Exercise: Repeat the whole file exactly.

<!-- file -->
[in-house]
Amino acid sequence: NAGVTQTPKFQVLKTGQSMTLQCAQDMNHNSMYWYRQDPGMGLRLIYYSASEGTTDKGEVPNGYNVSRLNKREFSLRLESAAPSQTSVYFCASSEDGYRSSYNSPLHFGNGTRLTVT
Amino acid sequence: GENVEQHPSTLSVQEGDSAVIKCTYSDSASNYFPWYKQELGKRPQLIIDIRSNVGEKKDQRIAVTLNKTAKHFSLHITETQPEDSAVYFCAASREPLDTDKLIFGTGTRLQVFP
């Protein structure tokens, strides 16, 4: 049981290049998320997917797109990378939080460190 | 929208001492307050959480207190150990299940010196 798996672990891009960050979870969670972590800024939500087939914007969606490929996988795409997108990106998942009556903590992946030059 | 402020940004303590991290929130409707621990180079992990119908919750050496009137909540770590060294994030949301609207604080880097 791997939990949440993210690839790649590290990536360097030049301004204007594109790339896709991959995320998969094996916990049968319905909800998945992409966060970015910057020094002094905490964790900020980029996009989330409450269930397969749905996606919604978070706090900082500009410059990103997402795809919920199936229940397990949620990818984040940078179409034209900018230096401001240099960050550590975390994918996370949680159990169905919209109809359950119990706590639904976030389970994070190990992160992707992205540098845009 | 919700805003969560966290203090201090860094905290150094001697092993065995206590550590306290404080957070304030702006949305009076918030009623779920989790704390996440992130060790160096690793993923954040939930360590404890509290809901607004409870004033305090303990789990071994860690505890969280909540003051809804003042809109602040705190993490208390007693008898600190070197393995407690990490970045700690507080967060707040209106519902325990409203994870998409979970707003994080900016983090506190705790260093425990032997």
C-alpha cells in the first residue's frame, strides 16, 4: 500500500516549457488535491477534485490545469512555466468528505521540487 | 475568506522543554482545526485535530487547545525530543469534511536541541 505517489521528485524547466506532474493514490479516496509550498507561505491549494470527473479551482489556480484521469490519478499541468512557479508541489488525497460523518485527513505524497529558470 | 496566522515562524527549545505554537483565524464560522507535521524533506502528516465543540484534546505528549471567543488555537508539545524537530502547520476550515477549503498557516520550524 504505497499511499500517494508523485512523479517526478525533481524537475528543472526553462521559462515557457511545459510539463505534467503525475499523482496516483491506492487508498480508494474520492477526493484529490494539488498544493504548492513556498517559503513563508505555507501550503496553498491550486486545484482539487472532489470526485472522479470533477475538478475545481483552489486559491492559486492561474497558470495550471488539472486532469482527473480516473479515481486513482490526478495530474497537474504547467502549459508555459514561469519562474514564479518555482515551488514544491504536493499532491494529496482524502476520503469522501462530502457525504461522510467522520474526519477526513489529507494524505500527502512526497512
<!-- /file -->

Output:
[in-house]
Amino acid sequence: NAGVTQTPKFQVLKTGQSMTLQCAQDMNHNSMYWYRQDPGMGLRLIYYSASEGTTDKGEVPNGYNVSRLNKREFSLRLESAAPSQTSVYFCASSEDGYRSSYNSPLHFGNGTRLTVT
Amino acid sequence: GENVEQHPSTLSVQEGDSAVIKCTYSDSASNYFPWYKQELGKRPQLIIDIRSNVGEKKDQRIAVTLNKTAKHFSLHITETQPEDSAVYFCAASREPLDTDKLIFGTGTRLQVFP
């Protein structure tokens, strides 16, 4: 049981290049998320997917797109990378939080460190 | 929208001492307050959480207190150990299940010196 798996672990891009960050979870969670972590800024939500087939914007969606490929996988795409997108990106998942009556903590992946030059 | 402020940004303590991290929130409707621990180079992990119908919750050496009137909540770590060294994030949301609207604080880097 791997939990949440993210690839790649590290990536360097030049301004204007594109790339896709991959995320998969094996916990049968319905909800998945992409966060970015910057020094002094905490964790900020980029996009989330409450269930397969749905996606919604978070706090900082500009410059990103997402795809919920199936229940397990949620990818984040940078179409034209900018230096401001240099960050550590975390994918996370949680159990169905919209109809359950119990706590639904976030389970994070190990992160992707992205540098845009 | 919700805003969560966290203090201090860094905290150094001697092993065995206590550590306290404080957070304030702006949305009076918030009623779920989790704390996440992130060790160096690793993923954040939930360590404890509290809901607004409870004033305090303990789990071994860690505890969280909540003051809804003042809109602040705190993490208390007693008898600190070197393995407690990490970045700690507080967060707040209106519902325990409203994870998409979970707003994080900016983090506190705790260093425990032997």
C-alpha cells in the first residue's frame, strides 16, 4: 500500500516549457488535491477534485490545469512555466468528505521540487 | 475568506522543554482545526485535530487547545525530543469534511536541541 505517489521528485524547466506532474493514490479516496509550498507561505491549494470527473479551482489556480484521469490519478499541468512557479508541489488525497460523518485527513505524497529558470 | 496566522515562524527549545505554537483565524464560522507535521524533506502528516465543540484534546505528549471567543488555537508539545524537530502547520476550515477549503498557516520550524 504505497499511499500517494508523485512523479517526478525533481524537475528543472526553462521559462515557457511545459510539463505534467503525475499523482496516483491506492487508498480508494474520492477526493484529490494539488498544493504548492513556498517559503513563508505555507501550503496553498491550486486545484482539487472532489470526485472522479470533477475538478475545481483552489486559491492559486492561474497558470495550471488539472486532469482527473480516473479515481486513482490526478495530474497537474504547467502549459508555459514561469519562474514564479518555482515551488514544491504536493499532491494529496482524502476520503469522501462530502457525504461522510467522520474526519477526513489529507494524505500527502512526497512